Daily Archives: February 9, 2012

A Lesson on the Cumulative Injury Cycle

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Hey Guys!  So you all know that I have been studying a lot lately for my NASM Personal Trainer Certification.  It took me a while to get back in to the swing of studying but now I am really loving it and picking it up quickly.  What I am realizing is that I already knew quite a bit about the body and fitness.  Now I am learning little details that are tying in all the big things for me.  Most days when I study it’s like a light bulb going off in my brain and I’m thinking “Ohhh!!! That is why that happens, or that is what that means!”.  There have been a few things that I’ve wanted to share because I think it’s important that every runner, yogi, cross-fitter, Pilates guru, cardio junky or fitness addict to understand some of the basics of the body, muscles, injury and how to progress properly.

The cumulative injury cycle is the repair process that our body goes through to heal an injury.  So let’s break this down…

Cumulative Injury Cycle

Tissue Trauma.

You go to the gym and lift weights.  Or you do a hill workout on your next run.  At the end of the workout or the next morning you wake up and your legs or arms or abs are sore.  That is tissue trauma.

Inflammation. 

Tissue trauma causes inflammation.  Inflammation will activate your body’s pain receptors. This is a protective mechanism that your body has.  Once your pain receptors are activated the muscle tension at the site of the trauma will increase.

Muscle Spasm. 

When your muscle tension increases it causes your muscle spindles (basically small fibers in your muscles that are sensitive to change in length and the rate of change in length) to spasm.

Adhesions.

When your muscle spasms it causes knots (adhesions) to form in the soft tissues of your muscles. Stay with me here, since this gets a little tricky. Adhesions are very inelastic meaning that they won’t easily stretch.  This can affect all of the soft tissue in the muscle causing it to be less elastic.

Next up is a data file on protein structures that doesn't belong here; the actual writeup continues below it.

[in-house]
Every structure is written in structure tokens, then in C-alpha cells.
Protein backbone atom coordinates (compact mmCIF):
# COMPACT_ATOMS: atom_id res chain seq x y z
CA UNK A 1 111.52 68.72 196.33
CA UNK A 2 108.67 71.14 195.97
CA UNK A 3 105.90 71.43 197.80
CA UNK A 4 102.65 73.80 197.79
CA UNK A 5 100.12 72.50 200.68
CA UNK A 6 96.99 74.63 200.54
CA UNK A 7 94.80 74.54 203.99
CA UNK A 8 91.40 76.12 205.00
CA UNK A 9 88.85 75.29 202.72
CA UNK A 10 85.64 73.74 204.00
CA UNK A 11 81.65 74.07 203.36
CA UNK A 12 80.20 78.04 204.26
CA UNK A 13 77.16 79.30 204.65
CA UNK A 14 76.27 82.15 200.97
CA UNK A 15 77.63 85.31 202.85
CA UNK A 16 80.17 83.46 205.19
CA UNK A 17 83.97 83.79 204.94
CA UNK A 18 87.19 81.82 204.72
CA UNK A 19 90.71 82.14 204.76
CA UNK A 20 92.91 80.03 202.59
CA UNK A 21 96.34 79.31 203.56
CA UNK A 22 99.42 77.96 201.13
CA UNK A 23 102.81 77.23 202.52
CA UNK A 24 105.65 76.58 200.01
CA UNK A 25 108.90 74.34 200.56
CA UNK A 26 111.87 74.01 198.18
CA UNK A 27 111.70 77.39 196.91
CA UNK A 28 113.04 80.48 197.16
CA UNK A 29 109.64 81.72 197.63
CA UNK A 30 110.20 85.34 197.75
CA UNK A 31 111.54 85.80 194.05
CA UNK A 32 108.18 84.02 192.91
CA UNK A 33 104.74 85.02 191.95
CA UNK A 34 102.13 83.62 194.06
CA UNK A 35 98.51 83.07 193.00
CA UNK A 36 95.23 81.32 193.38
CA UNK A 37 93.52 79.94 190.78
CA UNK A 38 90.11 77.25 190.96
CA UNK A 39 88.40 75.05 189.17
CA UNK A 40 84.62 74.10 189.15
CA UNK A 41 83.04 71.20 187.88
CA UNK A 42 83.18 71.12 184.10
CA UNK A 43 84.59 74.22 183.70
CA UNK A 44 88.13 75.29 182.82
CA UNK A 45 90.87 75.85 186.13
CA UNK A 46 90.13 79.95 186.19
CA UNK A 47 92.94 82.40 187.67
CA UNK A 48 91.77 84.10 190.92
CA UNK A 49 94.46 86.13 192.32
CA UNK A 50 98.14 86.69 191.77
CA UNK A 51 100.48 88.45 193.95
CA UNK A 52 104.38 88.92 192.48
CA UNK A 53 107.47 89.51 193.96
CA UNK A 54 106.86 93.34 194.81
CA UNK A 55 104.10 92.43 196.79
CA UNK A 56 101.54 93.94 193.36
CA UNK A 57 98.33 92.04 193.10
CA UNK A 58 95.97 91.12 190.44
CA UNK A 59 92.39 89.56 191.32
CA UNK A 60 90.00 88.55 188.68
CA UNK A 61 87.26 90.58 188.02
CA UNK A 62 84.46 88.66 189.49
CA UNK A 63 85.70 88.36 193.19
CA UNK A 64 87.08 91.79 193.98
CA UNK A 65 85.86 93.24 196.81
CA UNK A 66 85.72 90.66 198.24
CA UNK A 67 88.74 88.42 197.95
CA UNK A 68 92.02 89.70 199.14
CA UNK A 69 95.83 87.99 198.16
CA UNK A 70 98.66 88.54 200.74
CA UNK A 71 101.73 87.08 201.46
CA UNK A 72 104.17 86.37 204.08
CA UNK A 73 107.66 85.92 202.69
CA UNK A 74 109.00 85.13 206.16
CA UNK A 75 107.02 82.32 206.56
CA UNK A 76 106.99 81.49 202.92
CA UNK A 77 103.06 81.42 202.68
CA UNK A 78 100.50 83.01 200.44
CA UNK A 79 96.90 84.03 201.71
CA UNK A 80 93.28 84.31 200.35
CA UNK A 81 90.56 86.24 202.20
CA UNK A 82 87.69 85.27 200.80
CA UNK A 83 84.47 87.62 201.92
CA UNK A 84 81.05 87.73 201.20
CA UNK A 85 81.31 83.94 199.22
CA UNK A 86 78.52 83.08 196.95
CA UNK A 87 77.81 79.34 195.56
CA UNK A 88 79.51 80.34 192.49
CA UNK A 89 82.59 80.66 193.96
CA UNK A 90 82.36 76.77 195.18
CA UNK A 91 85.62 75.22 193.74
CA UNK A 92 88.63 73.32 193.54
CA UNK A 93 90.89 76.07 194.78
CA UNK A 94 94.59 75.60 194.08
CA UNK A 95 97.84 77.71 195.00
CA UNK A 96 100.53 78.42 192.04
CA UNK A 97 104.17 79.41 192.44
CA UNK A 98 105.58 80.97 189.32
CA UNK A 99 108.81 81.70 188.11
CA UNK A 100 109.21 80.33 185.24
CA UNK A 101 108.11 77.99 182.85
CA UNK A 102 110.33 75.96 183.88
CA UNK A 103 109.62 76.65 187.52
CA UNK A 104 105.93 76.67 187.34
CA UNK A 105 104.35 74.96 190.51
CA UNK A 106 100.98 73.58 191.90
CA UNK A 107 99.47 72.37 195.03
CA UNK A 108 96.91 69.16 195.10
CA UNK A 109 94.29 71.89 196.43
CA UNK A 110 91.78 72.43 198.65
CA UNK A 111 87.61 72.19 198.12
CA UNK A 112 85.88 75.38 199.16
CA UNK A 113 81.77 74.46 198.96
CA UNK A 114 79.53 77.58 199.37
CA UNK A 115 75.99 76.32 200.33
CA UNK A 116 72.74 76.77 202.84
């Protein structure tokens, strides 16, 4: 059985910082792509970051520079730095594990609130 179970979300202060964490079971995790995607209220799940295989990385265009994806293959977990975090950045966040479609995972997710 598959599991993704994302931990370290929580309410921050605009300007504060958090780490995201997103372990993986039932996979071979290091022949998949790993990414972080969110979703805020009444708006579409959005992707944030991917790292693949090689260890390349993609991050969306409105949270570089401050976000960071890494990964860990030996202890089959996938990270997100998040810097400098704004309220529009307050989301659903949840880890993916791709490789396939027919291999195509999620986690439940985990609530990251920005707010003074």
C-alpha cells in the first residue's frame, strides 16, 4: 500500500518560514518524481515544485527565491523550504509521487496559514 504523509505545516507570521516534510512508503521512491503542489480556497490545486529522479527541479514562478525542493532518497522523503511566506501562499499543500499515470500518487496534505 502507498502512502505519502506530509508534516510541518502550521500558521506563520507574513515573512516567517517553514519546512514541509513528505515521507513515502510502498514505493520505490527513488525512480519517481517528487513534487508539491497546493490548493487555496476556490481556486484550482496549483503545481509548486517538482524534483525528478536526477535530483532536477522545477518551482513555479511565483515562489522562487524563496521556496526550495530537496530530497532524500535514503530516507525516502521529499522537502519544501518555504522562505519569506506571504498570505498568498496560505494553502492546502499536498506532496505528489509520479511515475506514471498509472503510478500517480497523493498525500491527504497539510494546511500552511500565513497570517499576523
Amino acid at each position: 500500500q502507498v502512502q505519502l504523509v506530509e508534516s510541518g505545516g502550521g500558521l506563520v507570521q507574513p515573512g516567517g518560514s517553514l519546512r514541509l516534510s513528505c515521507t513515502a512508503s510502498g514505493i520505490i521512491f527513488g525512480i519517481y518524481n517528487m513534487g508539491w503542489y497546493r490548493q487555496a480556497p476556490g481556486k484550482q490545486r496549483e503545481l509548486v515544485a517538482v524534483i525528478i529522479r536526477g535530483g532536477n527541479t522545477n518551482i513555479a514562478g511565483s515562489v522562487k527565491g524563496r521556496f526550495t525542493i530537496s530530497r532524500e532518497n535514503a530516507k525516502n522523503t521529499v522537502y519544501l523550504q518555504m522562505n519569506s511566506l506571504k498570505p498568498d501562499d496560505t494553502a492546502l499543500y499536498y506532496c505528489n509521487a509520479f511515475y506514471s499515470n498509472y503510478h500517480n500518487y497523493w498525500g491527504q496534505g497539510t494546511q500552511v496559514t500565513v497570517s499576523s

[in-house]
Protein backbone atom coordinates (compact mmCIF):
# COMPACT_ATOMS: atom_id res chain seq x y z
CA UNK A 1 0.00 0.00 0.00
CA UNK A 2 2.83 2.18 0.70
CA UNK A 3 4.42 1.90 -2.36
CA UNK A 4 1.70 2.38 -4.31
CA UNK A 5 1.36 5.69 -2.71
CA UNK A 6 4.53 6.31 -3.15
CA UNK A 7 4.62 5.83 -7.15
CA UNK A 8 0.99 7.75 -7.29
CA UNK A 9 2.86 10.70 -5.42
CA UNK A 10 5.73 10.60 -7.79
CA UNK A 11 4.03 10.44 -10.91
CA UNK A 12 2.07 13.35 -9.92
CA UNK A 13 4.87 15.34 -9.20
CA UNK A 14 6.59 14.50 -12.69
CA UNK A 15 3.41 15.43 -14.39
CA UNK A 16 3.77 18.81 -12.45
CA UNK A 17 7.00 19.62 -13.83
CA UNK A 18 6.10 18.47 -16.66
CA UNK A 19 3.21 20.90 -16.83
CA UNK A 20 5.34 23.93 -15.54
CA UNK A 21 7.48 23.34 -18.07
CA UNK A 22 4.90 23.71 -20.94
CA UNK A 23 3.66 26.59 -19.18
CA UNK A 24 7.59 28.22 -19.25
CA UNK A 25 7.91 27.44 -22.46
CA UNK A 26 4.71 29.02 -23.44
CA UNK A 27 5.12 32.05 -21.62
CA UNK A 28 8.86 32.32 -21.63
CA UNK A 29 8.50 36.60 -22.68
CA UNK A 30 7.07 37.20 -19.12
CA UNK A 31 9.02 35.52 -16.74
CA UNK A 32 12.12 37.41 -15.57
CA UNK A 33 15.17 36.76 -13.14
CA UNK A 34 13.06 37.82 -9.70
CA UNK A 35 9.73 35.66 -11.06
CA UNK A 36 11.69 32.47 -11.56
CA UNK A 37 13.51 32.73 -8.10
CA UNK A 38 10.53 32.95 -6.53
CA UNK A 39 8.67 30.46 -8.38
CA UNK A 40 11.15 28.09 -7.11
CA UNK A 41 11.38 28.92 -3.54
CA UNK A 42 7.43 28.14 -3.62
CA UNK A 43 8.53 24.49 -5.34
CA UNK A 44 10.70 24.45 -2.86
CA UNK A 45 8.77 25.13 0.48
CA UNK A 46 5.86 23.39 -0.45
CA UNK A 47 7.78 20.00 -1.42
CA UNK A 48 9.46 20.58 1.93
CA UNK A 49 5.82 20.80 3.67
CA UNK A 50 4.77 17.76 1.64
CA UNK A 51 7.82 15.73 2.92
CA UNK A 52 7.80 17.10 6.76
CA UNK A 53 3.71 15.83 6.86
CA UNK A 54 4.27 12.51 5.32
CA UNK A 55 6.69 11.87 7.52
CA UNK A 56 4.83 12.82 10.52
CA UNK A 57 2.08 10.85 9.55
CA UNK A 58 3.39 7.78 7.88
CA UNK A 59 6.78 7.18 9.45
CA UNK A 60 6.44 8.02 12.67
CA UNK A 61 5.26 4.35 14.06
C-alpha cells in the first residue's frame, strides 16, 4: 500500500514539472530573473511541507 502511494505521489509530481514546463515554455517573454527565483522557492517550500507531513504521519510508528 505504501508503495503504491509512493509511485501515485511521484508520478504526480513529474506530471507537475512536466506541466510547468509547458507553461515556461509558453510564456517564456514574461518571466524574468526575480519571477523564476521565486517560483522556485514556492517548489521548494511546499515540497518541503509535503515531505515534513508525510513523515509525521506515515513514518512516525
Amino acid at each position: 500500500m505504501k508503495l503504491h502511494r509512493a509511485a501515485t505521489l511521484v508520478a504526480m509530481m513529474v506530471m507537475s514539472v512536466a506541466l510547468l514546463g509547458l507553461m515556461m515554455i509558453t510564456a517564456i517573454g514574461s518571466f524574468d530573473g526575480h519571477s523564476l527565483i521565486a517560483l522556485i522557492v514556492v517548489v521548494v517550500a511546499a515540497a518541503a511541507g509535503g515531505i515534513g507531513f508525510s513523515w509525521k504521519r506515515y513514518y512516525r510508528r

Altered Neuromuscular Control.

Yeah, I said it.  Your muscles are now tight, which can cause your body to change its movement patterns so other muscles are recruited to do the work of the injured muscle and then even more muscles are recruited to help support this process.  This can lead to changes in the way your joints move and can alter your movement patterns.  So basically this is the point where you would begin to alter your running stride to compensate for an injured leg muscle that is tight and sore.

Muscle Imbalance. 

Now your running on a leg that is tight and sore and you’re not using the correct muscles to control your movements.  If you keep running on this leg and never go to the doctor or do anything to resolve the issue there is a possibility that your soft tissue will begin to form permanent structural changes.  Read this as, you are always going to have a muscle imbalance in that leg which is going to cause you to alter your natural stride and you’ll continue to be in pain and discomfort.

So what do we do to stop this?? You need to address muscle imbalances, and add flexibility training to your fitness routine!  This will help to restore the muscles to their normal length and tension, increase your flexibility and builds strength in weak muscles.

Some stretching techniques that can be done to help with this are self-myofascial release and static stretching.  Self-myofascial release is just a fancy word for foam rolling.  Foam rolling applies force to the adhesions in your muscles causing them to straighten and break the cumulative injury cycle.  Here’s a really good YouTube Video with some examples of stretches you can do on the foam roller…


It is important to remember when you are  foam rolling that you find a tender spot in your muscle and hold the pressure there for 20 to 30 seconds to release the adhesion.  Be sure to breathe and relax!

For static stretching you want to extend your muscle to a point of tension and hold for 20 to 30 seconds.  A good recommendation is to do 1 to 3 sets for each stretch.   The standing calf stretch is a good example as are the standing psoas stretch, the kneeling hip flexor stretch and the standing adductor stretch for the legs.  For your arms and shoulders your could try the pectoral wall stretch.

Standing Static Calf Stretch

Next time you are out for a run or at the gym and wake up feeling tight and be sure to take the time to stretch and heal your body before challenging it further! You may just end up in the cumulative injury cycle! I hope you all learned a little bit about your body and have a better idea of what you can do to break the cycle.

Do you stretch after every workout?  Does this make a light bulb go off in your head? Have you experienced the cumulative injury cycle before?